Nigerian Stock Exchange reacts to Buhari’s Re-Election bid

Buhari re-election

It’s rare to see the bad state of Nigeria’s economy and bad governance actually agree on something, the latest example will be the terrible plummet in stocks at the Nigerian Stock Exchange (NSE) around the same time President Buhari announces his plan on running for a second term in office as a prospect for the All Progressives Congress Party (APC).

NSE’s All-Share Index dropped by 411.98 points to close at 40,429.18, Unilever, Lafarge, Dangote Cement, Guinness and Dangote Flour were the top five losers and a market capitalization decline of N13.6 billion to settle at N14.741 trillion.

Analysts attributed the development to sell-off and profit taking on high cap stocks that suffered losses after their share prices were adjusted for dividend declared and some companies that declared unimpressive earnings, NAN reported on Monday.

President Buhari has received strong criticism on his methods of governing, security concerns as Boko Haram wrecks havoc coupled with his frequent ‘medical vacations‘ in London last year it’s unsure by the general public if Buhari is fit enough and in the right state of mind to rule, a view not shared by the president himself. “The president has declared and there is no need for concerns about his health if his party says he is the candidate for them,” Shehu told CNN. President Buhari hasn’t indicated a clear direction for the economic affairs making both local and foreign investors uncertain about the stability of conducting business, he’s also yet to sign the Economic Partnership Agreement (EPA), which was established as a free trade area between 16 West African countries and the European Union. “Our industries cannot compete with the more efficient and highly technologically driven industries in Europe. We are not enthusiastic about signing the EPA because of our largely youthful population,” he said.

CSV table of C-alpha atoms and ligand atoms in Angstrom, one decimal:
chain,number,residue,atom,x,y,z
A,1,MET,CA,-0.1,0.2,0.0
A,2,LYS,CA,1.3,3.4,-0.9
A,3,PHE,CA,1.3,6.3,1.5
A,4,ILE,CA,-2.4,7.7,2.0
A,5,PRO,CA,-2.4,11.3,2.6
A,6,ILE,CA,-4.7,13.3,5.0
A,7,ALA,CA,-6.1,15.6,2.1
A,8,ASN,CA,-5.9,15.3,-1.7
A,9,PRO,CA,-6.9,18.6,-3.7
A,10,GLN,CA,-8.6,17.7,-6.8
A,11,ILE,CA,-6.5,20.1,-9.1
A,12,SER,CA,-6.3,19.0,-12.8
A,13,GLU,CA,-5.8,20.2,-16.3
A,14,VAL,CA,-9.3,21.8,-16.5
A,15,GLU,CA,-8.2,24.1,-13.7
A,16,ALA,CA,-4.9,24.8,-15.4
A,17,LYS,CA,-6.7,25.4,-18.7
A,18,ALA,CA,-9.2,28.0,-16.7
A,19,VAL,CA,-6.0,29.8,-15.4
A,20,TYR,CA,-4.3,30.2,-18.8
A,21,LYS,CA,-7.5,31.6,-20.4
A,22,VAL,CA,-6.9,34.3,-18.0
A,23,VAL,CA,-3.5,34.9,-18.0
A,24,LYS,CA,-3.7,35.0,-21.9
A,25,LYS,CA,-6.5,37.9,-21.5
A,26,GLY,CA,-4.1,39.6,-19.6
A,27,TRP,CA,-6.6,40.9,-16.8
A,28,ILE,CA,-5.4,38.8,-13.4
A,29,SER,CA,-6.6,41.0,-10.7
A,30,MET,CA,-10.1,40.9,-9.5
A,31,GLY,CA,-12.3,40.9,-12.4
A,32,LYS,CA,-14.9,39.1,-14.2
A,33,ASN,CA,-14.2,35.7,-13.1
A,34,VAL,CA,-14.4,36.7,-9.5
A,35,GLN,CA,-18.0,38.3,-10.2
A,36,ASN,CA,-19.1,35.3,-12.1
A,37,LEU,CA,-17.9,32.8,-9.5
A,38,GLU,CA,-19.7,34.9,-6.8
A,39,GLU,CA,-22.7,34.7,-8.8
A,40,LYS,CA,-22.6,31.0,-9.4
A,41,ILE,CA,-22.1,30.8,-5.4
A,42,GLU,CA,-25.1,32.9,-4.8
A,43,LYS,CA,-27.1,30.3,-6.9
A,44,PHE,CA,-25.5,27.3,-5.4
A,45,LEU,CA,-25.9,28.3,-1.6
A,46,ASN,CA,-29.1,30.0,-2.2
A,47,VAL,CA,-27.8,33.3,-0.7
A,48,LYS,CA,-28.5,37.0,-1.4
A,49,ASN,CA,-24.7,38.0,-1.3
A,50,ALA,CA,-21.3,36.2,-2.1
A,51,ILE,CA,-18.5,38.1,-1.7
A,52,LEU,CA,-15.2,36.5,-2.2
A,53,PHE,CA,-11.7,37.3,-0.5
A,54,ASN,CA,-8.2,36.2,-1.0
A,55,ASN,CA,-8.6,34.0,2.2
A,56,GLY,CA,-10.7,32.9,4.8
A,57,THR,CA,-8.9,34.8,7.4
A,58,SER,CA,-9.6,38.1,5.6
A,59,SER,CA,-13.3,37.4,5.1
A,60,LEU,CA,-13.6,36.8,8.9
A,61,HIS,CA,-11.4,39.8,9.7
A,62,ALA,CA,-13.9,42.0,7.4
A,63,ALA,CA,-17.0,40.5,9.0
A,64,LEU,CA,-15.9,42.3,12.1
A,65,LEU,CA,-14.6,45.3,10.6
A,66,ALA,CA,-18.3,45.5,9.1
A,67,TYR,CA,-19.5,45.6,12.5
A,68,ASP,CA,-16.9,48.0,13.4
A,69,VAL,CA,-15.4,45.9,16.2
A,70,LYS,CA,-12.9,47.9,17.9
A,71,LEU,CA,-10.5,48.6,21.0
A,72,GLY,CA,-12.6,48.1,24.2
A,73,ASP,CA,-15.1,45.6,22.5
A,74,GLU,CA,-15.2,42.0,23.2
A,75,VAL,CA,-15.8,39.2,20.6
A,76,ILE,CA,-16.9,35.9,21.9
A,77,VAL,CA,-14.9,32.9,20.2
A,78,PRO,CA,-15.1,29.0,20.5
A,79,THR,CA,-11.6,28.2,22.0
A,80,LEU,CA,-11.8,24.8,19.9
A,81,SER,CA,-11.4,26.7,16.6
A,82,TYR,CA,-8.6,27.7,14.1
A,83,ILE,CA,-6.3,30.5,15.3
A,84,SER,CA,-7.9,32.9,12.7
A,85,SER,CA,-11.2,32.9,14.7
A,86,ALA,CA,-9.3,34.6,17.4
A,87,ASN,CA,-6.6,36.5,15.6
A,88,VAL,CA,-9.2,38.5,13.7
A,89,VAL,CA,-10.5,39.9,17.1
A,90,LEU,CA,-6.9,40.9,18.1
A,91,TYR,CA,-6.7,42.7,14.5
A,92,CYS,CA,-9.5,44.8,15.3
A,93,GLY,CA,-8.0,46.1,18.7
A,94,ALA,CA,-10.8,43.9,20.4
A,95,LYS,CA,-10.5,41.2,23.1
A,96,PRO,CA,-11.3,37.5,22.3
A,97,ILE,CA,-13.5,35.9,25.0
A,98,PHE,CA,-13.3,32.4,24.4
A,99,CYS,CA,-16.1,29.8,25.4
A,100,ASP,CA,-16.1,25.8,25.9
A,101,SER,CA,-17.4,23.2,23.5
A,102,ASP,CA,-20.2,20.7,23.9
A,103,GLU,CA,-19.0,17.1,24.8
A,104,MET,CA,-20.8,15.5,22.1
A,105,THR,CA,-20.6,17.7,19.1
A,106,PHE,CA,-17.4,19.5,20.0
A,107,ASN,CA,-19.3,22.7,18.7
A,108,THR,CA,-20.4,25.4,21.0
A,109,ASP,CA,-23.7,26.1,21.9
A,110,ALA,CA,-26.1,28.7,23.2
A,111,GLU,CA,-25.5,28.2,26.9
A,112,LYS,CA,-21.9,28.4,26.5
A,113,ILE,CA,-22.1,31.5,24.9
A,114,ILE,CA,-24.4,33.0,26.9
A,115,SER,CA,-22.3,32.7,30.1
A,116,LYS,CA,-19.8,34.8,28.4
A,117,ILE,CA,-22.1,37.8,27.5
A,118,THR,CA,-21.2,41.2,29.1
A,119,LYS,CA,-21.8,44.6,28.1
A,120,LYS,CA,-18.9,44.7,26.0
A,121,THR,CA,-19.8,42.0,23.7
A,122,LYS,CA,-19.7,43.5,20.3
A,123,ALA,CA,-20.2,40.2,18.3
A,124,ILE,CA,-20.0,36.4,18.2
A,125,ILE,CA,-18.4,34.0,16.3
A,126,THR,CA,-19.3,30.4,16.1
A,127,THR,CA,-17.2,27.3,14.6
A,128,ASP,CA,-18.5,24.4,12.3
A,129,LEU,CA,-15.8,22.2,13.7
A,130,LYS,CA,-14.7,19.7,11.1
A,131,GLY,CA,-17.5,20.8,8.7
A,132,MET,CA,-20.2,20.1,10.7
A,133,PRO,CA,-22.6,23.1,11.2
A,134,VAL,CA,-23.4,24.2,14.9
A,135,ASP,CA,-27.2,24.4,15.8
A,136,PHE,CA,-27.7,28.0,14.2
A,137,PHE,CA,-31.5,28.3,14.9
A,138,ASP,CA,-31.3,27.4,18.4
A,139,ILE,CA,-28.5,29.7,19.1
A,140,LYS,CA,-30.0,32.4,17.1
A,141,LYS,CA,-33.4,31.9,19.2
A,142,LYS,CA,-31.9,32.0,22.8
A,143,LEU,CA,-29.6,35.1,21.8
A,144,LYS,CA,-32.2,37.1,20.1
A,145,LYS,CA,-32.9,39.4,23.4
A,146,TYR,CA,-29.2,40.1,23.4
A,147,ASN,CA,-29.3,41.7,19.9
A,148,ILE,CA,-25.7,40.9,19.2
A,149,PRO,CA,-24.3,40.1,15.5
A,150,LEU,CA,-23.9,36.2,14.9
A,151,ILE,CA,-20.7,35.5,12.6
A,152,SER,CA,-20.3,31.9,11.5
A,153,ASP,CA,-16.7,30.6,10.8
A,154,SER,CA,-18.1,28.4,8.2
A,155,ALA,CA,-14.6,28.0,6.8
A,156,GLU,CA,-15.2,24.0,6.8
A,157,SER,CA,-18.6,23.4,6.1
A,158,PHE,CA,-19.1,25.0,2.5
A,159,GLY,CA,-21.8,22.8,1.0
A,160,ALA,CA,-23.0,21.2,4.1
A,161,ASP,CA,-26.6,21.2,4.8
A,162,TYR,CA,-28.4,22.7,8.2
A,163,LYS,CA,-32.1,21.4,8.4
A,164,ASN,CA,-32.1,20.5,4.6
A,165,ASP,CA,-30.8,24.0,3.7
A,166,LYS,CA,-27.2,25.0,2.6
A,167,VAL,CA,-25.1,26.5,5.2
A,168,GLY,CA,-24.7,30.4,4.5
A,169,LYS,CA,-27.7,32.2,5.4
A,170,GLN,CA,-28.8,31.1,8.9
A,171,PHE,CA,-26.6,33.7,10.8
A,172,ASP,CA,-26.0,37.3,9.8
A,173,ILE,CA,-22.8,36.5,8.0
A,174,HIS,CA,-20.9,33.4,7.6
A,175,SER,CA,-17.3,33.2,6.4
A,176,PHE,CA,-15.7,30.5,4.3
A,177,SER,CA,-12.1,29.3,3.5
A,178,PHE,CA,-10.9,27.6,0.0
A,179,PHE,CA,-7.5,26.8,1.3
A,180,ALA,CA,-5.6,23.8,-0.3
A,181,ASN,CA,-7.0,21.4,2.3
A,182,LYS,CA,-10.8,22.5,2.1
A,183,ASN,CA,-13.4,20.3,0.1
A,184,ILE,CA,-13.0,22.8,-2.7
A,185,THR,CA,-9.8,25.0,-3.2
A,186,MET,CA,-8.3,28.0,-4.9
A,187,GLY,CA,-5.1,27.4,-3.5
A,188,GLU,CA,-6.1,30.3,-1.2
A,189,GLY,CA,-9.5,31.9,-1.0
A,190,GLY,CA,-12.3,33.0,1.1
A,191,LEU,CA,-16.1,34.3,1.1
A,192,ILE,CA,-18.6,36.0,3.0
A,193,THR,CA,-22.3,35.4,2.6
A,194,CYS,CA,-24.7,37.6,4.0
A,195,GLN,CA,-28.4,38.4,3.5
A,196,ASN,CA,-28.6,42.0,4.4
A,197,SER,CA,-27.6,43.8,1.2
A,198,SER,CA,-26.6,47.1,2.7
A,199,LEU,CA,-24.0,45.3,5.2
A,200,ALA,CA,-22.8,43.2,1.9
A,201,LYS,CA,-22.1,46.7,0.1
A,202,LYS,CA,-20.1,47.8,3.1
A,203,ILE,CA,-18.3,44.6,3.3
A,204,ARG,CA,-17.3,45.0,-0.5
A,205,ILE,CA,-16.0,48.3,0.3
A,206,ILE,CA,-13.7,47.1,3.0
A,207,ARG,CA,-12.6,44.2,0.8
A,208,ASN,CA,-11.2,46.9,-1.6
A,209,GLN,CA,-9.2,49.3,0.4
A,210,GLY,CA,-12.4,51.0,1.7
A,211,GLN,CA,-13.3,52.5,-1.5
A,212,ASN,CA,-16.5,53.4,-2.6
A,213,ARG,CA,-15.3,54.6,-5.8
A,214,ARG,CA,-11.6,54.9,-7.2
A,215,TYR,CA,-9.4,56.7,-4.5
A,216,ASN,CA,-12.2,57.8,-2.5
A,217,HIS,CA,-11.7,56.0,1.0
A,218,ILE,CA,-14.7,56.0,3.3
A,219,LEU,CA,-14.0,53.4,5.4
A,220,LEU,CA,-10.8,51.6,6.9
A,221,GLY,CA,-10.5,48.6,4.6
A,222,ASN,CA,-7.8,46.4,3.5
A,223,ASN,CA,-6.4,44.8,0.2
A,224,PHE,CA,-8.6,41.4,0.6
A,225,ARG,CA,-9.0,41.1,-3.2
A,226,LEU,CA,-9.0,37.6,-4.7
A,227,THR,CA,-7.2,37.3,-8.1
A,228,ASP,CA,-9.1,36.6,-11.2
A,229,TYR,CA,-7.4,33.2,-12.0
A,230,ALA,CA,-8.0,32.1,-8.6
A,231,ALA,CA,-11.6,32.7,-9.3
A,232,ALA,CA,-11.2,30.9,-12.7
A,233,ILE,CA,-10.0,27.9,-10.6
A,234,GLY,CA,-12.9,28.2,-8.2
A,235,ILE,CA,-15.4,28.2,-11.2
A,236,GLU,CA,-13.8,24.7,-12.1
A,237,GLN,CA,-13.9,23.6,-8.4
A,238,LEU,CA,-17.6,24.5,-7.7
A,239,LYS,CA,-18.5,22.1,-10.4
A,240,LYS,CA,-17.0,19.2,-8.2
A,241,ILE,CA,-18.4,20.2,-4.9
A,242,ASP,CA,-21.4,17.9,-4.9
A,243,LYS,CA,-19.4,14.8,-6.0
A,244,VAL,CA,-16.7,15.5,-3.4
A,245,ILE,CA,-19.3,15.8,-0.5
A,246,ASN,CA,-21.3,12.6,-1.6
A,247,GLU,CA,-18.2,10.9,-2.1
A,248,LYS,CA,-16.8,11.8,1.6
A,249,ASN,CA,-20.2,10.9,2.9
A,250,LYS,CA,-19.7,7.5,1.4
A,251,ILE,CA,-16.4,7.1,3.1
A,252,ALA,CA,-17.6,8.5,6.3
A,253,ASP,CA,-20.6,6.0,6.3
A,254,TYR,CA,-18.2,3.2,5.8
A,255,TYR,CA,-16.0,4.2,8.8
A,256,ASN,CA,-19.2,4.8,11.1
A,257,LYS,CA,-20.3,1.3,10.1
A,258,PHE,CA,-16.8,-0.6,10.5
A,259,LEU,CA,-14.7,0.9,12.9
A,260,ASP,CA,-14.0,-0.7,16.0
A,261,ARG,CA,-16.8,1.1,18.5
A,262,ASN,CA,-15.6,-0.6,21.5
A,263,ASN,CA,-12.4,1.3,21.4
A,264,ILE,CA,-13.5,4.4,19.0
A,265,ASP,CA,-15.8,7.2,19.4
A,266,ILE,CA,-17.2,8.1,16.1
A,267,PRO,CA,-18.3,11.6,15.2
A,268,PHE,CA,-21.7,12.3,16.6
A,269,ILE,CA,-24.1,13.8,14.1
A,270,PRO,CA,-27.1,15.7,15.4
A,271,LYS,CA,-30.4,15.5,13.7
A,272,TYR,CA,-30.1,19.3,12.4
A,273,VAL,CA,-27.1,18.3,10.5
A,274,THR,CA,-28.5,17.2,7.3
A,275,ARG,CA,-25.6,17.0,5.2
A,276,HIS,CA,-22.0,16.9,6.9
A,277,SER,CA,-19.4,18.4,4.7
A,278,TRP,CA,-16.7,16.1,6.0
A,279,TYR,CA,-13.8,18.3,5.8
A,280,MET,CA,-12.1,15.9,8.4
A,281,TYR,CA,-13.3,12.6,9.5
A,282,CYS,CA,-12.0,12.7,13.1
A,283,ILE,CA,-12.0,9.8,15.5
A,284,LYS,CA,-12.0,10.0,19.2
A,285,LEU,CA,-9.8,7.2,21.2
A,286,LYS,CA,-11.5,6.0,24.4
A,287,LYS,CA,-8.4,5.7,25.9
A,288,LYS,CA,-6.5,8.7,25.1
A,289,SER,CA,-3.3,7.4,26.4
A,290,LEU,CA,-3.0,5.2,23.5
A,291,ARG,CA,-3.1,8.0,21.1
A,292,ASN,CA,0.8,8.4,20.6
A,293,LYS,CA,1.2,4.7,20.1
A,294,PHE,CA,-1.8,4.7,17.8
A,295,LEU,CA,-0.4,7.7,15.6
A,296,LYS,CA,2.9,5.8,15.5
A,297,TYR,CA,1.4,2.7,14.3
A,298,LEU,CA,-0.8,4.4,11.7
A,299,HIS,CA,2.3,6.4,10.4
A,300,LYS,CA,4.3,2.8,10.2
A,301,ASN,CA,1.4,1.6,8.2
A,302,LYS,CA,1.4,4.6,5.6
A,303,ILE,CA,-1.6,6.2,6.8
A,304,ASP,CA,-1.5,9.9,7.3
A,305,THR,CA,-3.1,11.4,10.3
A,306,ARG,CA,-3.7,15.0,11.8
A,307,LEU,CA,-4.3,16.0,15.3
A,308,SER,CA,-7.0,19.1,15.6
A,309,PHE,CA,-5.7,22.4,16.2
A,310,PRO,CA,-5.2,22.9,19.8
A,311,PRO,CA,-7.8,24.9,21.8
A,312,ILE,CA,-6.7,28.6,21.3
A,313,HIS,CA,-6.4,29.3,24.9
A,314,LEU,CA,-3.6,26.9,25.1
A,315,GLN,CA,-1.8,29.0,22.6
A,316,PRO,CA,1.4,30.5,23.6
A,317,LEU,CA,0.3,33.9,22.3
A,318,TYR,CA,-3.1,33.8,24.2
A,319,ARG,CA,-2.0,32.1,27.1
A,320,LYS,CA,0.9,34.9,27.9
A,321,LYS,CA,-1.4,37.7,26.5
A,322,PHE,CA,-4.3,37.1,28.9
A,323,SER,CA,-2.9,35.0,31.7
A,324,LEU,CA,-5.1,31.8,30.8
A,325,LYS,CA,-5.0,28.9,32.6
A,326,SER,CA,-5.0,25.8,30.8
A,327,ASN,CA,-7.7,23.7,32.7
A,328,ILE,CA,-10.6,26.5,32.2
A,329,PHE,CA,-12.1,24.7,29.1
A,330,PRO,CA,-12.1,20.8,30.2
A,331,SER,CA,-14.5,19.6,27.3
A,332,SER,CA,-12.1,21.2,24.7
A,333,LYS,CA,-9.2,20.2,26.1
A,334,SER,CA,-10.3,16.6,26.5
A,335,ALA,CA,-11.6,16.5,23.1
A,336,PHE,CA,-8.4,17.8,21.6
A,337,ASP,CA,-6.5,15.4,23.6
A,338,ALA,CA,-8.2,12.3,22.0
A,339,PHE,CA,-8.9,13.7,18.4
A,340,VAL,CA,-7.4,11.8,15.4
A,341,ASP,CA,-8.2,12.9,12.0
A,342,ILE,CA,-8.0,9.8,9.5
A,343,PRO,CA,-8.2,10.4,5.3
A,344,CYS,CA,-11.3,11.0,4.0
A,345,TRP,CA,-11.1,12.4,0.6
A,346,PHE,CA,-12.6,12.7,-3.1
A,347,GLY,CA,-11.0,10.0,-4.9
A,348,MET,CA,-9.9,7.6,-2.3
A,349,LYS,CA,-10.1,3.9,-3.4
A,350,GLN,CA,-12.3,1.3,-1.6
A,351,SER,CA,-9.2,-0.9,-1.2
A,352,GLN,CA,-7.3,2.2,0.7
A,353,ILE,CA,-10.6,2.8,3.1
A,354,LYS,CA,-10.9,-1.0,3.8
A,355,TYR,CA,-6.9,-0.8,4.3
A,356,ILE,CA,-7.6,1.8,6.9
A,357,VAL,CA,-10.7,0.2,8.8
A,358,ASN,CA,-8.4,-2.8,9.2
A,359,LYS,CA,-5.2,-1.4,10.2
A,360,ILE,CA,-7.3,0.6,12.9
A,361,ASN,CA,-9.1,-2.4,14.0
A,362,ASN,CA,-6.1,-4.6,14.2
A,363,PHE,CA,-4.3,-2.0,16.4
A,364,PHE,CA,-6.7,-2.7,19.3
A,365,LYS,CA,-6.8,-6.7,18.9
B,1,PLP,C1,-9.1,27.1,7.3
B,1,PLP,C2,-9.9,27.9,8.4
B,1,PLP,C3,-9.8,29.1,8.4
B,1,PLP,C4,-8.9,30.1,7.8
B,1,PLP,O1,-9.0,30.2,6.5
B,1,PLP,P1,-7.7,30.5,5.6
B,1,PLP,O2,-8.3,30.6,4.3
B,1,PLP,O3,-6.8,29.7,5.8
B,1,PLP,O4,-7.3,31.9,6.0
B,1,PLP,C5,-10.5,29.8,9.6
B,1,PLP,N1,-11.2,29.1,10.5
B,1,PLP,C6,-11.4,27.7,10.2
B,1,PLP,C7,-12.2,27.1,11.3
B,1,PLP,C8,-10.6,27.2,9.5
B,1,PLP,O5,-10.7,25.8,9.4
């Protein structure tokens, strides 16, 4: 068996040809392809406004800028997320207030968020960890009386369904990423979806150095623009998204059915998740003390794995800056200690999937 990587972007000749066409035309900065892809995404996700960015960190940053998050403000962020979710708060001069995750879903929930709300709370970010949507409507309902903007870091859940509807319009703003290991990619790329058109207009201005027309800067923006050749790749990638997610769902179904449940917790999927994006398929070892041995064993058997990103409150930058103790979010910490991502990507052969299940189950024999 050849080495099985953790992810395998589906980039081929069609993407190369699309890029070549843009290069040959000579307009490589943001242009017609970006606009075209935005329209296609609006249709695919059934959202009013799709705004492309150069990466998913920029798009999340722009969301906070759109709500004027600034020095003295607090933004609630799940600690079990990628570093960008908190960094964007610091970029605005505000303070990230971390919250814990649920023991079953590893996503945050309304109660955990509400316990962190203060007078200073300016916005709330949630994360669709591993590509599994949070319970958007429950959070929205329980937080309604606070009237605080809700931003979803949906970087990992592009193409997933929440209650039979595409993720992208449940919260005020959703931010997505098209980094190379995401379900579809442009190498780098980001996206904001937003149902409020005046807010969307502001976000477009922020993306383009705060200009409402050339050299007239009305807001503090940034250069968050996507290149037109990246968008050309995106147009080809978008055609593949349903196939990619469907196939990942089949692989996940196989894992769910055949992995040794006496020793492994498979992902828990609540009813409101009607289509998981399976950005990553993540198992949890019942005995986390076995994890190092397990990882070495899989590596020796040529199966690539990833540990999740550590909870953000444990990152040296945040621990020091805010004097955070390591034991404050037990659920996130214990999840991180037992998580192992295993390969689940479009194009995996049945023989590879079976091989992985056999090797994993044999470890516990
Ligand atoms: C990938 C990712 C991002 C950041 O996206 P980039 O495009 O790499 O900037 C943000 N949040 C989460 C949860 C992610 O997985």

Buhari won the last election on a mantra of ‘Change & Anti-corruption‘, a message he used to fool the public into believing he could live up to the propaganda his media team built. Three years in, the 75-year-old president rules over a corrupt government, and a string of bad policies. Only positive comes from the North-East, grateful for the government’s handling of Boko Haram terrorists who have now been pushed back from the lands they had captured under their rule. What will this mean for President Buhari in the 2019 elections drawing closer? Can the stock market recover?


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